Haas Must Invest More

Hülkenberg, Steiner Agree: Haas Must Invest More


Nico Hülkenberg aligns with Gunther Steiner, emphasizing the need for Haas F1 to increase investments for success. They highlight the essential shift needed to compete effectively in the budget-capped era of Formula 1.

Nico Hülkenberg agrees with his former boss at Haas F1, Gunther Steiner, that the small American team needs to invest more to succeed in Formula 1.

It’s widely acknowledged that the biggest tension with owner Gene Haas was Steiner’s assertion that the billionaire needed to inject more funds to lift the team from the bottom of the constructors’ standings.

Hülkenberg, returning to F1 with Haas last year, was highly critical of the much-anticipated “B” car from Haas not proving to be an improvement over the season’s start car.

“It was a big change but the fact is it wasn’t better.”

“I wanted to point that out by reverting to the old specification,” adds Hülkenberg, referring to his switch back to the old car shortly after the new one’s launch.

It seems Steiner has come to the same conclusion: the model he and Haas launched nearly a decade ago no longer works in the era of budget caps.

“That was already the case last year,” acknowledges Hülkenberg. “We need to step up our efforts. What we’re doing now isn’t enough.”

“It also depends on what you want – where you want to go as a team. What are you willing to invest? That’s the question Gene needs to ask himself as the owner. The budget cap isn’t quite interesting for our model because what was possible in 2016 and 2017 has now become a bit more challenging.”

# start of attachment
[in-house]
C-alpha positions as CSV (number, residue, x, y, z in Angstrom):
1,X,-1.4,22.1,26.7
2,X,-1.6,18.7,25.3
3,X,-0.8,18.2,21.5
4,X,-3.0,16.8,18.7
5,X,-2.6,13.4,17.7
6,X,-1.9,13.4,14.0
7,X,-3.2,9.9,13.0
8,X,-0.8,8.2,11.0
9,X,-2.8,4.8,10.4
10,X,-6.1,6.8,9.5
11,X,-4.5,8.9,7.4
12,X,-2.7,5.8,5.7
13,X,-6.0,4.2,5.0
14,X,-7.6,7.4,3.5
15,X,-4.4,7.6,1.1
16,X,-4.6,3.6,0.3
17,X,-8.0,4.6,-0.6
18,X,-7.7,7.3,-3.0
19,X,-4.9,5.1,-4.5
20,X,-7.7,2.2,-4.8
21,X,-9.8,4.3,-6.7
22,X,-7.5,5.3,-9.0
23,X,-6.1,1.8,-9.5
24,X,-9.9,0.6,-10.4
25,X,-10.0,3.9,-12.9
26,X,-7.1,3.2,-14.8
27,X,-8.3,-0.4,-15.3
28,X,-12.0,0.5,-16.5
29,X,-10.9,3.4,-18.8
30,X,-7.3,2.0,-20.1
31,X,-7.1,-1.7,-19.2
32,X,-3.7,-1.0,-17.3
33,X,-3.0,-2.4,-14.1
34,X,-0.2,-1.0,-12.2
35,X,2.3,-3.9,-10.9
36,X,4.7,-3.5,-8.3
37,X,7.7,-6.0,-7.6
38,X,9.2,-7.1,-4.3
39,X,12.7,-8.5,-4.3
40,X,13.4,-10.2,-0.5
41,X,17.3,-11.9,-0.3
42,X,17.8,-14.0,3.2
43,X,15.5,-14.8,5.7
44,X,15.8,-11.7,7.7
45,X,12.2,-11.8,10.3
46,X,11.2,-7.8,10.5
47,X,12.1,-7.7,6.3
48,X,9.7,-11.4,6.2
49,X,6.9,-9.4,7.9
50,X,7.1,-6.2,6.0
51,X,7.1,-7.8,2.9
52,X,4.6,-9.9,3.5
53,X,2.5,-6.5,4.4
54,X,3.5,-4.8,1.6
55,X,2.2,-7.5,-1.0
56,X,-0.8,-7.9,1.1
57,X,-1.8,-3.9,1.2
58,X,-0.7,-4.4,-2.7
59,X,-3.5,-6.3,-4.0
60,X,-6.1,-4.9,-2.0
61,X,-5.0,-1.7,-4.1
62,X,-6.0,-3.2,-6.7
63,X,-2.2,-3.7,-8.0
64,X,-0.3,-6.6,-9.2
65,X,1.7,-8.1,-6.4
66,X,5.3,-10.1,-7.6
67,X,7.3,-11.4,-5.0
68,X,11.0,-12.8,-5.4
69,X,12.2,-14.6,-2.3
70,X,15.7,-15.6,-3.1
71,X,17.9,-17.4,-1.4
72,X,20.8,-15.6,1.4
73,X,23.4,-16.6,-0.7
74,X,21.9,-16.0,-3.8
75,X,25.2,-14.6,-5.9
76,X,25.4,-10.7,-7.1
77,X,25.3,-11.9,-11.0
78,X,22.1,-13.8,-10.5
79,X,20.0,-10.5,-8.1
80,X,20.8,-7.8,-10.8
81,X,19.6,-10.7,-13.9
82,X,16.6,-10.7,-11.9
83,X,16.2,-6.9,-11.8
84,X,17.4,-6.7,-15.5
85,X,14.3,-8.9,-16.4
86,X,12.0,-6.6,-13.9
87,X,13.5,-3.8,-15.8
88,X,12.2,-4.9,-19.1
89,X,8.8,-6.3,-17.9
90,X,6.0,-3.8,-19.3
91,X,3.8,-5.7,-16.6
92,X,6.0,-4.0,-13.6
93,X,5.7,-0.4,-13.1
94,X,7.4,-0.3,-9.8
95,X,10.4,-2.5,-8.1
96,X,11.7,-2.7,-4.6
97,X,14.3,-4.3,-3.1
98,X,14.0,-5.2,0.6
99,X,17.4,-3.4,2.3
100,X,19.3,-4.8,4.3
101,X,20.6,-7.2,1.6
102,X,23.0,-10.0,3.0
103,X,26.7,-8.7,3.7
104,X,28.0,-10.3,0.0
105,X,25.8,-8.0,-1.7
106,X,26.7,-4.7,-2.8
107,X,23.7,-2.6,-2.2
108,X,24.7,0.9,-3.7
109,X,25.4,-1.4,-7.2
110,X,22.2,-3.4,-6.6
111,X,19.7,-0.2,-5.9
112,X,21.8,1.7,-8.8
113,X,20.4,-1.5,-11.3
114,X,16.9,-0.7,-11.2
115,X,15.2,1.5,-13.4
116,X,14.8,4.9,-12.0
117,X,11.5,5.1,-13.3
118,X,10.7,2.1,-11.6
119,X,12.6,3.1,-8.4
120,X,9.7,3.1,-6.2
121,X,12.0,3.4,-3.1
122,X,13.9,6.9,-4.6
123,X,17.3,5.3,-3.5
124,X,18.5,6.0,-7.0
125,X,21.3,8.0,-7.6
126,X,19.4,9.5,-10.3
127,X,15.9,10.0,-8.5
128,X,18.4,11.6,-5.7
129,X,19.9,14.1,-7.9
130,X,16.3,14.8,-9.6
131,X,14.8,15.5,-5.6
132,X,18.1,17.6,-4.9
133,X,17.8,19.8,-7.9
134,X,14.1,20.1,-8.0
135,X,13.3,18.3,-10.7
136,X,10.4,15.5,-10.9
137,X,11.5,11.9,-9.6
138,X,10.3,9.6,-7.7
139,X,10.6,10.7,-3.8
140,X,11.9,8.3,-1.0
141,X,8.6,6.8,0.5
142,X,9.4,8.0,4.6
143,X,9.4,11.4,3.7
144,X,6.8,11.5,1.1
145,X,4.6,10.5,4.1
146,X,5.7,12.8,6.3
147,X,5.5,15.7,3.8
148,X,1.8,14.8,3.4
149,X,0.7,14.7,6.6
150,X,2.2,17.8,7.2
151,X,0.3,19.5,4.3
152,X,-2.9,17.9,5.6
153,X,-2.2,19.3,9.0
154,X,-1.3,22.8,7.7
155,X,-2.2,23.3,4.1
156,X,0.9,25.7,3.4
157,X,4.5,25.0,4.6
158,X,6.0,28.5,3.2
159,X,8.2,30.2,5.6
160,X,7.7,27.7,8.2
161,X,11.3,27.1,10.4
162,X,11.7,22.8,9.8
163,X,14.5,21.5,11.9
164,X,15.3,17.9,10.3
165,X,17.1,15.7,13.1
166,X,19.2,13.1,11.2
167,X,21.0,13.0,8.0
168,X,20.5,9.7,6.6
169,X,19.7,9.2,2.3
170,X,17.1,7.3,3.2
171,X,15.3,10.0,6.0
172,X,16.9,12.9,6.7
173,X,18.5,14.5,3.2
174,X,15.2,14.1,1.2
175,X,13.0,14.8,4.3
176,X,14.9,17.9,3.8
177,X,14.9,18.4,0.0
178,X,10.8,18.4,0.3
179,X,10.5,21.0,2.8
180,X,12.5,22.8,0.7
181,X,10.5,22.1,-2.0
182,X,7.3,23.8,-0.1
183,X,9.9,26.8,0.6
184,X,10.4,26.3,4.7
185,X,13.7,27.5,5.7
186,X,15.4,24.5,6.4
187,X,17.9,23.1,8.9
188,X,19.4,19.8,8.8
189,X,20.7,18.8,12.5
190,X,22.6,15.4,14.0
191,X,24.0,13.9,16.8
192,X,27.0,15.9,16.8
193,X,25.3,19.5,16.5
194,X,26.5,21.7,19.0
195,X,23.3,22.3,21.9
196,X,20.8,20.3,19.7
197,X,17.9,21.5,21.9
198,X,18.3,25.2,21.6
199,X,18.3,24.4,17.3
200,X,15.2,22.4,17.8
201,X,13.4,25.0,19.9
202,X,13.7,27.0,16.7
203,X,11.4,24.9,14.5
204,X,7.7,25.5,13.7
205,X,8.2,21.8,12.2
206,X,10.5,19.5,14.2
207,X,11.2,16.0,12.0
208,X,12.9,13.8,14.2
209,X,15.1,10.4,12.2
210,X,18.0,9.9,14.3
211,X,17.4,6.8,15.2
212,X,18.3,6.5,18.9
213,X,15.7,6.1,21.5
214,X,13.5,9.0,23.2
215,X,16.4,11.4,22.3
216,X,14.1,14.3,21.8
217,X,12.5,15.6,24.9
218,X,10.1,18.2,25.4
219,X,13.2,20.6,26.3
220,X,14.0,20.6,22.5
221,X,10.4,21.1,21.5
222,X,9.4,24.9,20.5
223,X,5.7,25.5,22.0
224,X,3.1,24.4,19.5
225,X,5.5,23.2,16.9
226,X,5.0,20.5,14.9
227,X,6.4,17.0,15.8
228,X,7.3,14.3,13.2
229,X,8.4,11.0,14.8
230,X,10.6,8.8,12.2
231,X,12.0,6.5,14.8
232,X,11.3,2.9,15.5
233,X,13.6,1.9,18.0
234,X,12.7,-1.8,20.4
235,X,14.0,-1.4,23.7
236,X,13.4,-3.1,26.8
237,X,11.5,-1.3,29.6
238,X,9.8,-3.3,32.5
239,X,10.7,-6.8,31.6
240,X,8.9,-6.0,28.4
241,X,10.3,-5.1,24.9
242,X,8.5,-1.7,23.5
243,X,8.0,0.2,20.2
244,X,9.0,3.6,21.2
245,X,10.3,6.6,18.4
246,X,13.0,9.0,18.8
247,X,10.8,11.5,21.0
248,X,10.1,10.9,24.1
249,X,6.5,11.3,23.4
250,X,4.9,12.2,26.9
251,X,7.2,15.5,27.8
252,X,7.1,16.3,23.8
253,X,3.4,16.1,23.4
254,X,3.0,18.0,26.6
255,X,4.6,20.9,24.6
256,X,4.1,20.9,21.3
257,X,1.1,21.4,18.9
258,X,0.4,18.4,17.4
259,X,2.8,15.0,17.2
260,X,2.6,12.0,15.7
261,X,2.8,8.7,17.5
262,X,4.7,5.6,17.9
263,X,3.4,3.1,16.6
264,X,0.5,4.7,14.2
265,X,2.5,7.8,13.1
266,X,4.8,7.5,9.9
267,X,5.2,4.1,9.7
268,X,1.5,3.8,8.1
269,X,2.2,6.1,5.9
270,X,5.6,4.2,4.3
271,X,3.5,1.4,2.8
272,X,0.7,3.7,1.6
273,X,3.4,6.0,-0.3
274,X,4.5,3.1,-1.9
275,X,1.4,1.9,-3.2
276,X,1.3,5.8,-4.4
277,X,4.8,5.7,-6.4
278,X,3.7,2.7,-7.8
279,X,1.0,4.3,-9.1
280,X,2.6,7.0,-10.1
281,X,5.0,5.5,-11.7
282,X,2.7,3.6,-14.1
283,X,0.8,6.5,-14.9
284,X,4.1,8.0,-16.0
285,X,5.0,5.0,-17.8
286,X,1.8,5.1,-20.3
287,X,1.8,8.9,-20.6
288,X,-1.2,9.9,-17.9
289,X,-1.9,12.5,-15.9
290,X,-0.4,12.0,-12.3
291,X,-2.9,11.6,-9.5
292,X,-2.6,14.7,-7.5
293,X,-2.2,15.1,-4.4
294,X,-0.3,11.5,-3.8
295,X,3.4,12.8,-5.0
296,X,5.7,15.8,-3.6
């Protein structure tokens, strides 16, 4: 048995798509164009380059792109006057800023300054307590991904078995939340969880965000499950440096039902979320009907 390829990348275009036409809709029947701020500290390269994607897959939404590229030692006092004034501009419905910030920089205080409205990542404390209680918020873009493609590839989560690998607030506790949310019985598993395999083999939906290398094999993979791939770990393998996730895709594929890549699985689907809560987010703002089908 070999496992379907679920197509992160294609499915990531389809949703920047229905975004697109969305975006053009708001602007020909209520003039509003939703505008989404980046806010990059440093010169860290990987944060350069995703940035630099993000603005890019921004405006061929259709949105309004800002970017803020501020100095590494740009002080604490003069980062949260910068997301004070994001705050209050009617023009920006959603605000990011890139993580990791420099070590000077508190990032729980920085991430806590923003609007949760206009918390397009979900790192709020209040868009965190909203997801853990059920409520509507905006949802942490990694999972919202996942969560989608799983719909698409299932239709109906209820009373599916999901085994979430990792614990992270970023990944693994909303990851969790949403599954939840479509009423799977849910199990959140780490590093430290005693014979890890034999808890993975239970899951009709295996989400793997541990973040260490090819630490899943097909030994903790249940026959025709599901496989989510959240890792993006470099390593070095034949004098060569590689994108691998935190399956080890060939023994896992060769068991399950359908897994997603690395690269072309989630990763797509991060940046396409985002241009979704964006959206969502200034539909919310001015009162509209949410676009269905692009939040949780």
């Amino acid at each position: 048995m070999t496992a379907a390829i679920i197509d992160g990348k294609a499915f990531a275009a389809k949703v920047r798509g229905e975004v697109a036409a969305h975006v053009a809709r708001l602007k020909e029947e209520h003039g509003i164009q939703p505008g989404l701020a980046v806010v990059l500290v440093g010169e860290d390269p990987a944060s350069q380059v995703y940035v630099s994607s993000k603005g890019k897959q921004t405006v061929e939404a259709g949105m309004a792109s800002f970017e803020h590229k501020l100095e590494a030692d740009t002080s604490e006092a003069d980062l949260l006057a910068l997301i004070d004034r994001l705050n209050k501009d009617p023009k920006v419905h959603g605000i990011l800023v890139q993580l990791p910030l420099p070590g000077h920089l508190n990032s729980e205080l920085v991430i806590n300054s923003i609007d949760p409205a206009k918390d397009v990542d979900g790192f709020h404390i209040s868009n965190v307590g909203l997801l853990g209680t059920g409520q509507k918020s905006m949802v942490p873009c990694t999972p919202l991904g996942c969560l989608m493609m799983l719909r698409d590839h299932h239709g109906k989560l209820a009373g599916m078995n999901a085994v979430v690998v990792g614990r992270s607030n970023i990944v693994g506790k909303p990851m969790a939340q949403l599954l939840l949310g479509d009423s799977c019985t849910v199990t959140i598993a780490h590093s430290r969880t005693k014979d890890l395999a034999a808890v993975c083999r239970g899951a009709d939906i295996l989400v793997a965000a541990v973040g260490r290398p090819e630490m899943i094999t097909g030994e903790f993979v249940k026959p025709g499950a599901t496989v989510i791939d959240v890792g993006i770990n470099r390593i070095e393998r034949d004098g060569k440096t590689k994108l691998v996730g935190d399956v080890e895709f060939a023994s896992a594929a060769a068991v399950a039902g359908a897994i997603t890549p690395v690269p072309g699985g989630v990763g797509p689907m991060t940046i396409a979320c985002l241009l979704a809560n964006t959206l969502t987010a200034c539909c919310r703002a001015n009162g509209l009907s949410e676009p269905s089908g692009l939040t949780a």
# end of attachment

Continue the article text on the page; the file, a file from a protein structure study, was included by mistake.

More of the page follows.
“It probably requires a follow-up.”

He thus admits that when Gene Haas called him just after Christmas to inform him of Steiner’s imminent firing, “it was a surprise to me.”

“To be honest, I didn’t expect that. But his successor, Ayao (Komatsu), is no stranger at Haas – he’s been here from the very start. He knows everyone, and everyone knows him.”

“I met him last year. So there are no surprises.”

However, Hülkenberg admits he had “very good working relationships” with Steiner at the helm, adding, “We also got along very well on a personal level.”

“We have a very similar sense of humor, even if we are serious. We were always happy to tease each other. It was a good understanding and a good collaboration with a team leader. I had never experienced anything like that before.”

He said he trusts Komatsu to act well in his new position, including the departure of technical director Simone Resta, but Hülkenberg also does not expect a major breakthrough for Haas in 2024.

“It won’t change much. I don’t expect significant progress or miracles.”

“We have been able to improve our package, but there won’t be a fundamental transformation for us now. From a sporting perspective, I expect a tough year.”

“What we found during the winter will be a step forward, but I also believe it won’t be enough. I just have to take the pace from last year and try to improve, but I can’t imagine we’ve made a huge progress this year either.”

Haas Must Invest More. Haas Must Invest More


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